Pursuit of an 'Unparalleled Opportunity'
The American YMCA and Prisoner of War Diplomacy among the Central Power Nations
during World War I, 1914-1923.
by Kenneth Steuer

Prison Camps


Bulgarian Prison Camps

Bulgaria Prison Camps The Kingdom of Bulgaria joined the Central Powers in October 1915 after the British failed to seize control of the Dardanelles and the Germans and Austro-Hungarians forced the Russians to retreat from Poland. Bulgaria was a war-weary nation when it entered the Great War. The Bulgarians had fought in the First Balkan War of 1912-1913 and lost the Second Balkan War of 1913. Wartime conditions in the kingdom were grim during the First World War, which undermined the Bulgarian government's ability to care for Allied prisoners of war. The Bulgarians captured their first large group of prisoners in October 1915, when the Bulgarians invaded Serbia and seized Serbian Macedonia. The Bulgarians took thousands of Serbian prisoners, as well as small numbers of British, French, Italian, and Greek POW's when Bulgarian forces seized part of Greek Eastern Macedonia during the campaign. The Saloniki Front stabilized and the Bulgarians instituted a military government in the Serbian-occupied territory. The Bulgarian Army took the offensive again in September 1916, after Romania declared war on Austria-Hungary and launched a failed offensive in Transylvania. The Bulgarians seized southern Dobrudja and captured a large number of Romanian and some Russian prisoners of war.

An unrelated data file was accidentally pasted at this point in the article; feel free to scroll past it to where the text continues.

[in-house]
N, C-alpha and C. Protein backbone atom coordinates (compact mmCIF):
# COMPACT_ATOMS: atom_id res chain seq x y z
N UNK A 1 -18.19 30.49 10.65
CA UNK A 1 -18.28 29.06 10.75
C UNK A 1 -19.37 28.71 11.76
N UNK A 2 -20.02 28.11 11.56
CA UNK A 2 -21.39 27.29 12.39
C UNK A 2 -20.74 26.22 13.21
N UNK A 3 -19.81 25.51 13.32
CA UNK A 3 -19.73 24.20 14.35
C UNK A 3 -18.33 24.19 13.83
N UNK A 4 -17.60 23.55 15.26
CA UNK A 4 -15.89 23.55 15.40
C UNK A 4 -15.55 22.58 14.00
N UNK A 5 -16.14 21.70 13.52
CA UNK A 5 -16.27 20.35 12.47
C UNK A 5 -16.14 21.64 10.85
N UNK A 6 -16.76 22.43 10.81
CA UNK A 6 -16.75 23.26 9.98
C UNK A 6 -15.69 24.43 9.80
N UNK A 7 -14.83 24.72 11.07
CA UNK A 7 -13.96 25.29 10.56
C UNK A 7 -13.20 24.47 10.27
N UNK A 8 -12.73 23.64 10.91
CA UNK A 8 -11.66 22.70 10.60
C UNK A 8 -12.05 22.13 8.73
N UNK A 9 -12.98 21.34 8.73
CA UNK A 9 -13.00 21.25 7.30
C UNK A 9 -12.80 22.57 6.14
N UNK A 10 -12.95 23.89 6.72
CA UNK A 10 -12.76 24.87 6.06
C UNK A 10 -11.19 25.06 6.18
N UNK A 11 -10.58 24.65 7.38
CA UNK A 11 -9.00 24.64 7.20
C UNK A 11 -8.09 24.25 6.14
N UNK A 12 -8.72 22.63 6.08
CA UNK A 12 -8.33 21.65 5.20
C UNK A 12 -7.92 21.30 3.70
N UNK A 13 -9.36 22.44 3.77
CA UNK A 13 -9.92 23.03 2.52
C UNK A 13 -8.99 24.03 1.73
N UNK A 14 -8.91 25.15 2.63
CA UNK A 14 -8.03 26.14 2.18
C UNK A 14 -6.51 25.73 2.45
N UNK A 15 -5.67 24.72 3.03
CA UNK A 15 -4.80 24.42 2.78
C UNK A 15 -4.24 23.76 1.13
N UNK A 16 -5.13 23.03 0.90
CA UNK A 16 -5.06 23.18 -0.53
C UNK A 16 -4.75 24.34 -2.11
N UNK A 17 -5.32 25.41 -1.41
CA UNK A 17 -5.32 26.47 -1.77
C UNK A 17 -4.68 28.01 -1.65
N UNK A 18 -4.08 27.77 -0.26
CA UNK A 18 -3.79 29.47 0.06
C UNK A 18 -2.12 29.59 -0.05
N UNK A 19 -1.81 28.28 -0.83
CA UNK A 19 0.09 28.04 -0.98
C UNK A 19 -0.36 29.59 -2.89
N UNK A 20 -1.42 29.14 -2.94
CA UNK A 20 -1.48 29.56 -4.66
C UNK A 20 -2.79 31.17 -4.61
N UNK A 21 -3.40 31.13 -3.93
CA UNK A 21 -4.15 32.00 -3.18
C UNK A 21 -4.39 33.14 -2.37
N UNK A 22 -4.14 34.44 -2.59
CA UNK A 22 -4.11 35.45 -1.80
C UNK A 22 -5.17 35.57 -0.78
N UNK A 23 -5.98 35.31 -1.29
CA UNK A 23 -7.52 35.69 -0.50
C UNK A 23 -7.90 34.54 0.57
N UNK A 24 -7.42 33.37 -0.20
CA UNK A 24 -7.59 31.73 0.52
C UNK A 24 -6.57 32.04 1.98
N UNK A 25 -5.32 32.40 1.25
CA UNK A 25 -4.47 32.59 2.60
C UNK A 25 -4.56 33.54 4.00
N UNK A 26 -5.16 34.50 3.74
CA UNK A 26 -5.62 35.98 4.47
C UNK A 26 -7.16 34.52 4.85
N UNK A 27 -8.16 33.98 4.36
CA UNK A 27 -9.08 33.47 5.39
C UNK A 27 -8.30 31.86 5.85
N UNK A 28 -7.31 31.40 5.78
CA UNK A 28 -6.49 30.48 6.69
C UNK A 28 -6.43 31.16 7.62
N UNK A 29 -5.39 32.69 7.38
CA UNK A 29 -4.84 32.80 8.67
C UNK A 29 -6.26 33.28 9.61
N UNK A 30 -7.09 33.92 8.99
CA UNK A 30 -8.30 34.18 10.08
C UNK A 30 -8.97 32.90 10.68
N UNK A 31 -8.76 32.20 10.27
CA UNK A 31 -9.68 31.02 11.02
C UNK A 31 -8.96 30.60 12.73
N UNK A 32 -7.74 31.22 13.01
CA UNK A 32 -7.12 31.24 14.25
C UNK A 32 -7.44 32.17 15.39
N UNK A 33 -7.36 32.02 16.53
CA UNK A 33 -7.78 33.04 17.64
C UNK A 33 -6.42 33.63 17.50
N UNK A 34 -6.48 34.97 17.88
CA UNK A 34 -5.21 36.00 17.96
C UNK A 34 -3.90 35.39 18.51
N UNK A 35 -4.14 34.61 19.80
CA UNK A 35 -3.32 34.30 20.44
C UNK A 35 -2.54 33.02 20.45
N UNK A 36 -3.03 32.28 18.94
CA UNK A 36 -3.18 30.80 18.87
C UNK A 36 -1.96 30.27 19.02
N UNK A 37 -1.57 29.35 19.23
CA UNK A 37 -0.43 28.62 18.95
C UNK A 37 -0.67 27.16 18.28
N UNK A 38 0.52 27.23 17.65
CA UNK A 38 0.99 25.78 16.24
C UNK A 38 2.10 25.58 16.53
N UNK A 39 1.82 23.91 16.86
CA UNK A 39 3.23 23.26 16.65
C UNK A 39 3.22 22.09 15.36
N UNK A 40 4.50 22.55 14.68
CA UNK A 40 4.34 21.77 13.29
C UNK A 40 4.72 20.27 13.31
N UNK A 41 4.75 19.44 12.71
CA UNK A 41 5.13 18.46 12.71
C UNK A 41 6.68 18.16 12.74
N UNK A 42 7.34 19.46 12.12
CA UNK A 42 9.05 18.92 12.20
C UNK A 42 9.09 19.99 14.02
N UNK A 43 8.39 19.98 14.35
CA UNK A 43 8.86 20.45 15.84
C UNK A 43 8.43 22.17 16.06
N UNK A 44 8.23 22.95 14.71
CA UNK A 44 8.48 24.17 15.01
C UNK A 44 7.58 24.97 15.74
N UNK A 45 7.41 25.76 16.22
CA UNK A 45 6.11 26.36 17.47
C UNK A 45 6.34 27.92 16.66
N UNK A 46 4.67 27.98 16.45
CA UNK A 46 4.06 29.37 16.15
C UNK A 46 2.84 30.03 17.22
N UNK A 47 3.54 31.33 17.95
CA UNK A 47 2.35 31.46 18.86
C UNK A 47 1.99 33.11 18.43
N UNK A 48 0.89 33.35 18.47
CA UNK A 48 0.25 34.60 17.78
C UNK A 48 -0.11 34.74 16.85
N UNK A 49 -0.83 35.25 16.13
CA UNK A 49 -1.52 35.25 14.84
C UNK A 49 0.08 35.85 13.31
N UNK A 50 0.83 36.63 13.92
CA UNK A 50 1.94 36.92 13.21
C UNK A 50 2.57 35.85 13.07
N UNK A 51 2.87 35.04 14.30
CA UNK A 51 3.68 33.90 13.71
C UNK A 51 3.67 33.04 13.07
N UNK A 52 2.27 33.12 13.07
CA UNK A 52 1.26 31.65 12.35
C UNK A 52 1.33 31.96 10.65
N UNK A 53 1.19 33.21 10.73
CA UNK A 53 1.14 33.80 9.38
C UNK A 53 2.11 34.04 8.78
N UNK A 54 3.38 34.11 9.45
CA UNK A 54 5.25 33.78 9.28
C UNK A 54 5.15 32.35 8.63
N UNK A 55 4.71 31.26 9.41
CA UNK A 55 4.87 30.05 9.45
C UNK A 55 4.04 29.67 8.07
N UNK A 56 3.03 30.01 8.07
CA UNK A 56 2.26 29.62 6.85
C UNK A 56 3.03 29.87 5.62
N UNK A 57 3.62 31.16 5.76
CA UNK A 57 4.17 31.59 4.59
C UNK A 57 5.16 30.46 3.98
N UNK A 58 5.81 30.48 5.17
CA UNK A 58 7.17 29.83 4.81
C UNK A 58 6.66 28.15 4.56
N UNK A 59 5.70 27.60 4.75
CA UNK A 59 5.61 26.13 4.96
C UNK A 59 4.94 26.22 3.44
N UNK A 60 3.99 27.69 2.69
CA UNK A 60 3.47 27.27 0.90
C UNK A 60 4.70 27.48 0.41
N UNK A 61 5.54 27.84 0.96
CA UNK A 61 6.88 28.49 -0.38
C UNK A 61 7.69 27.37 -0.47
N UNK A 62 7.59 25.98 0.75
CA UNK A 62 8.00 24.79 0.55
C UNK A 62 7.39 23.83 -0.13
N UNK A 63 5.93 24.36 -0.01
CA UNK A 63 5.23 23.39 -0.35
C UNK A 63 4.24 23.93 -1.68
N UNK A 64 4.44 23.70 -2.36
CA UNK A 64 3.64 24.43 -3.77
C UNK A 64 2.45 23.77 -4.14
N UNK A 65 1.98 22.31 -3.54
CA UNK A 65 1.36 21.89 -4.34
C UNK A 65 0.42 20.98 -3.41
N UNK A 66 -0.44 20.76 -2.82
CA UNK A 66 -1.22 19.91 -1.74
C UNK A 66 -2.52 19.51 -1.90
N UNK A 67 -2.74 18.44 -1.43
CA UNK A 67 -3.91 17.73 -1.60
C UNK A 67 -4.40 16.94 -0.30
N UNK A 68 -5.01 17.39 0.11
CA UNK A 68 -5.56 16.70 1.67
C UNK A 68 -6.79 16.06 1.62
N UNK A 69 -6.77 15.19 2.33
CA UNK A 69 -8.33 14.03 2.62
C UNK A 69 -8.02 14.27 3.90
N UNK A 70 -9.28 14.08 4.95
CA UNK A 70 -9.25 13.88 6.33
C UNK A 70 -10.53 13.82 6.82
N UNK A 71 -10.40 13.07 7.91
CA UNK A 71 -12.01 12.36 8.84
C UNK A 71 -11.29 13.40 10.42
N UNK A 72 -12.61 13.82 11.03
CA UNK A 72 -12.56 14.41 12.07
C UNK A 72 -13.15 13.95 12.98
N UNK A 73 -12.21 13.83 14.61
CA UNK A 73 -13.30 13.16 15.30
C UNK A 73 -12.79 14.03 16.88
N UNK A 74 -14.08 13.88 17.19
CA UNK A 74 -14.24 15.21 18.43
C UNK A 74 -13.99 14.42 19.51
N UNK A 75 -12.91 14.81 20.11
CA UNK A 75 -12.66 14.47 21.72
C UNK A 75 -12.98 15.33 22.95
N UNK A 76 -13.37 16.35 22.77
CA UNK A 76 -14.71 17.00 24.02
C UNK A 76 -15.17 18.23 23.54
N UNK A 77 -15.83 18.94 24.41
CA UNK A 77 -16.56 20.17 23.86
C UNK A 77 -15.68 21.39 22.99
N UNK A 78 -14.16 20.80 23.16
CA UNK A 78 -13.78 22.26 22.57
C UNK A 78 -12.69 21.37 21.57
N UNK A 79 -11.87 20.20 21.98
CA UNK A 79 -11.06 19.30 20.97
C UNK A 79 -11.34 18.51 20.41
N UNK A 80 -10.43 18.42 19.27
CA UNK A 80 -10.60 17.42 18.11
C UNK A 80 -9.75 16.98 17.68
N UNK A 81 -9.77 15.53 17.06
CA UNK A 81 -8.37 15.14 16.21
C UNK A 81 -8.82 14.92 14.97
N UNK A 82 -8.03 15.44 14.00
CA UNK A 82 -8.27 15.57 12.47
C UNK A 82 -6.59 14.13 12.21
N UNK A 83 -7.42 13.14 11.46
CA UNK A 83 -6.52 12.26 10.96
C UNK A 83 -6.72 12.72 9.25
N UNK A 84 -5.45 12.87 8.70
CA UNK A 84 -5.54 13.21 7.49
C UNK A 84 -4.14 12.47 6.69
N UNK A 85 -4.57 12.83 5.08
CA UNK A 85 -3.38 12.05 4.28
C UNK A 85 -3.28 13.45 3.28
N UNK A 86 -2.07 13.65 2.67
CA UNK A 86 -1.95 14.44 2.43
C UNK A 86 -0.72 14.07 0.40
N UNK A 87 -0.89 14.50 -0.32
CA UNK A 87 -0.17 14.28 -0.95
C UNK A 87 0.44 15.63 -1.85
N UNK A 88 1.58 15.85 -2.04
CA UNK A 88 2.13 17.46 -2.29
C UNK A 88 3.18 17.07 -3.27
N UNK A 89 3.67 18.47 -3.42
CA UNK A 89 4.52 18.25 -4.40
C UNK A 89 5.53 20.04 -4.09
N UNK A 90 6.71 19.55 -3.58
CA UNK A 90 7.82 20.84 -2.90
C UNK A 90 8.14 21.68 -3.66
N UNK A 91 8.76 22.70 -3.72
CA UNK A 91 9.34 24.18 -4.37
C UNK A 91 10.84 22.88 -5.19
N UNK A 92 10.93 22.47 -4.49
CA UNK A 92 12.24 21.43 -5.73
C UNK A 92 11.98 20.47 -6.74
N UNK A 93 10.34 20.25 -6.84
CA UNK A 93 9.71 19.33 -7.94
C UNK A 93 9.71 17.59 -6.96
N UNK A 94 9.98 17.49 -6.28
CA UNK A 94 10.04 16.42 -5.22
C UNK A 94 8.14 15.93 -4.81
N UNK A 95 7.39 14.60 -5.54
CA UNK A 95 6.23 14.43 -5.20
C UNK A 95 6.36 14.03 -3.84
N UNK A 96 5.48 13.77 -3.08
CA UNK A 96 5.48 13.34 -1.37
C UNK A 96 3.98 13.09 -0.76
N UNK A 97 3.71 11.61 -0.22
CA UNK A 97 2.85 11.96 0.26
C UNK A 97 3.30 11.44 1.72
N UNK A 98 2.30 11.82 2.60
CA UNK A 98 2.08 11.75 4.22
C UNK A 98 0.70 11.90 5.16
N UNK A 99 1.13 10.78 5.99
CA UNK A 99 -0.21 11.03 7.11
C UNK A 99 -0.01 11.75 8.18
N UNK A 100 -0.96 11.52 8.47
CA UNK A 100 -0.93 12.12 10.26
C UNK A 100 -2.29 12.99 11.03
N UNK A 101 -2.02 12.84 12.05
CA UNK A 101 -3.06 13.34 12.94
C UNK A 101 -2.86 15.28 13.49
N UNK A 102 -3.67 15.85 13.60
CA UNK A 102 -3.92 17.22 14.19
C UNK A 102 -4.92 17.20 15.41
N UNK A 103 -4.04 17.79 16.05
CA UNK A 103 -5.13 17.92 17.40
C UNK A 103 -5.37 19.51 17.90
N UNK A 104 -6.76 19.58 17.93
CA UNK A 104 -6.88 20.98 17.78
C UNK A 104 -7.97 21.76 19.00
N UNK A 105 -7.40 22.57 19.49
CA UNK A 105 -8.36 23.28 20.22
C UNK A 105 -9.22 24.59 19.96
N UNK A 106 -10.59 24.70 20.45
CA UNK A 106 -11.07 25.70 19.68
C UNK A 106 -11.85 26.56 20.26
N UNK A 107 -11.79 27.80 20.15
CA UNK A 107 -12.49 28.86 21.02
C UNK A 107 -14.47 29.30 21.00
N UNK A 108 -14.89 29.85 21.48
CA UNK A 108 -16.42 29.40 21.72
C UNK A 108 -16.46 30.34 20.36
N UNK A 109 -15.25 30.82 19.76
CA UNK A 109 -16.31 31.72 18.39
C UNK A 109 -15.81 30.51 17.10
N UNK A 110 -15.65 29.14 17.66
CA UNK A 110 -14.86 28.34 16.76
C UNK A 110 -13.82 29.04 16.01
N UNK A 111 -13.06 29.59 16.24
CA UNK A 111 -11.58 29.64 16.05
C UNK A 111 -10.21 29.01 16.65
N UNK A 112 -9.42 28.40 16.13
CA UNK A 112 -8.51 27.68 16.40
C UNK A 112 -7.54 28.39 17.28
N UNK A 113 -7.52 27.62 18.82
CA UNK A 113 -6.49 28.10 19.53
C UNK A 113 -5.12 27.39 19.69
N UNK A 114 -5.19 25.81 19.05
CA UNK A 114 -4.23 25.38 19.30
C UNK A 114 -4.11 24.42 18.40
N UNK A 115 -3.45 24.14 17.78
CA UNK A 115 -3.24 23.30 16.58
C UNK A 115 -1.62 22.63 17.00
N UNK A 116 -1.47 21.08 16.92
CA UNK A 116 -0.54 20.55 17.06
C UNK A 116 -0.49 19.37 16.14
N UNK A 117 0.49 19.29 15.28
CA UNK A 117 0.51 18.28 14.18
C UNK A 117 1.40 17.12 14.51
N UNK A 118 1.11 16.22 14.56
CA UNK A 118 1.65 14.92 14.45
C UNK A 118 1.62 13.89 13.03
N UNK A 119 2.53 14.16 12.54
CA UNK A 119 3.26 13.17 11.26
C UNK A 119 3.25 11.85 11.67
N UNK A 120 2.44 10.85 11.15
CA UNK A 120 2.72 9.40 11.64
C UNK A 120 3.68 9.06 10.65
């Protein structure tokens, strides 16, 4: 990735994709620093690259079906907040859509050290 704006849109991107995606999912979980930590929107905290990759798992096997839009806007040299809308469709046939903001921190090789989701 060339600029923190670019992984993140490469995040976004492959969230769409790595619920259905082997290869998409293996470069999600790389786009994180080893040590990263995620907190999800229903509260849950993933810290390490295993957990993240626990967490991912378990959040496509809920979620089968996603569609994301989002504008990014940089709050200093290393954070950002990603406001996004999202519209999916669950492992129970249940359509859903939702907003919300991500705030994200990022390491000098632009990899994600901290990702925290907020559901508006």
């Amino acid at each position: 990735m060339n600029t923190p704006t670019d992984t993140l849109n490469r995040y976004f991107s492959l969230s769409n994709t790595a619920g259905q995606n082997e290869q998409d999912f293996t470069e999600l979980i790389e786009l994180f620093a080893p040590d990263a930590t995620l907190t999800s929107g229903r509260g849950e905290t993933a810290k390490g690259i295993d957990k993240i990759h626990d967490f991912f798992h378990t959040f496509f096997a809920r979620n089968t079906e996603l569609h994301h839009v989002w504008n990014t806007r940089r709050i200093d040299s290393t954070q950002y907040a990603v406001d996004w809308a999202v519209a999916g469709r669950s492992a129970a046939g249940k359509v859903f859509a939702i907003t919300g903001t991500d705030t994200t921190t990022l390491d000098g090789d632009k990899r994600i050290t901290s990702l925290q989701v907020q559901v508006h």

In response to the large numbers of Allied prisoners that fell into Bulgarian hands, the Ministry of War established a POW system with limited resources. The Bulgarians established their largest prison camps in Sofia, Sliven, Philippopolis, and Haskovo, as well as smaller working camps across the kingdom. They also set up civilian internment camps in Sofia and Rakhovo and military prison camps in occupied Serbia, including Nish and Struga. When the World's Alliance of YMCA's and the International Committee of the American YMCA offered to establish War Prisoners' Aid programs in Bulgaria for Allied prisoners, the Bulgarian government readily accepted the offer. The American YMCA paid for the construction of Association huts and rooms in the principle prison camps and sent a few secretaries while the World's Alliance set up the WPA headquarters in Sofia and provided the bulk of the secretarial manpower for the operation.

In September 1918, the Allied forces in Saloniki launched a major offensive into southern Bulgaria and overwhelmed the Bulgarian Army. The Allies quickly occupied most of the kingdom and advanced into Serbia. With the collapse of the army, the Bulgarian government signed an armistice on September 29, 1918, which liberated Allied prisoners in Bulgarian POW camps.